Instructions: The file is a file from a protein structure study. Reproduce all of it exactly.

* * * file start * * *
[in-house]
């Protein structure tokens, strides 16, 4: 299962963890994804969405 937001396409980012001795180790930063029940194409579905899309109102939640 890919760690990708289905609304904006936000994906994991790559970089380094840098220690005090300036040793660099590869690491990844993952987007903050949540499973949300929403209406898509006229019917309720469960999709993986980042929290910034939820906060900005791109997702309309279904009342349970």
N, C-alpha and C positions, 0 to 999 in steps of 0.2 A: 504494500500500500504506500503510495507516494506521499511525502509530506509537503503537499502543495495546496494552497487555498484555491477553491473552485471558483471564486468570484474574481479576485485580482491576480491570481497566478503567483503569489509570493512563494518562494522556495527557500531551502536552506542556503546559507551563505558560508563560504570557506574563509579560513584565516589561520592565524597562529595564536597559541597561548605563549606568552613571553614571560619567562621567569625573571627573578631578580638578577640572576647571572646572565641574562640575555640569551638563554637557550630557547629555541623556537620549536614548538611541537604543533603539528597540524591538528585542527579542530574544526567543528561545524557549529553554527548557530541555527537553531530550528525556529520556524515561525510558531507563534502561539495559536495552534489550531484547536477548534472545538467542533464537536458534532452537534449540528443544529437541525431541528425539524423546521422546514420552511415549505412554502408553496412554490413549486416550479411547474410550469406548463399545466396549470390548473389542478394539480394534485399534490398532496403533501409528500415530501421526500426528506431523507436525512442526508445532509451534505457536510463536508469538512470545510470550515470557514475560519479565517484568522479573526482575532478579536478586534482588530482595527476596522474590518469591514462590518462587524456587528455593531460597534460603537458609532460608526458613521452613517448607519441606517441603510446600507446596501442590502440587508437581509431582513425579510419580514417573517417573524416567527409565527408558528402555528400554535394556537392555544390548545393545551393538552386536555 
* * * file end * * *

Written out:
[in-house]
């Protein structure tokens, strides 16, 4: 299962963890994804969405 937001396409980012001795180790930063029940194409579905899309109102939640 890919760690990708289905609304904006936000994906994991790559970089380094840098220690005090300036040793660099590869690491990844993952987007903050949540499973949300929403209406898509006229019917309720469960999709993986980042929290910034939820906060900005791109997702309309279904009342349970």
N, C-alpha and C positions, 0 to 999 in steps of 0.2 A: 504494500500500500504506500503510495507516494506521499511525502509530506509537503503537499502543495495546496494552497487555498484555491477553491473552485471558483471564486468570484474574481479576485485580482491576480491570481497566478503567483503569489509570493512563494518562494522556495527557500531551502536552506542556503546559507551563505558560508563560504570557506574563509579560513584565516589561520592565524597562529595564536597559541597561548605563549606568552613571553614571560619567562621567569625573571627573578631578580638578577640572576647571572646572565641574562640575555640569551638563554637557550630557547629555541623556537620549536614548538611541537604543533603539528597540524591538528585542527579542530574544526567543528561545524557549529553554527548557530541555527537553531530550528525556529520556524515561525510558531507563534502561539495559536495552534489550531484547536477548534472545538467542533464537536458534532452537534449540528443544529437541525431541528425539524423546521422546514420552511415549505412554502408553496412554490413549486416550479411547474410550469406548463399545466396549470390548473389542478394539480394534485399534490398532496403533501409528500415530501421526500426528506431523507436525512442526508445532509451534505457536510463536508469538512470545510470550515470557514475560519479565517484568522479573526482575532478579536478586534482588530482595527476596522474590518469591514462590518462587524456587528455593531460597534460603537458609532460608526458613521452613517448607519441606517441603510446600507446596501442590502440587508437581509431582513425579510419580514417573517417573524416567527409565527408558528402555528400554535394556537392555544390548545393545551393538552386536555 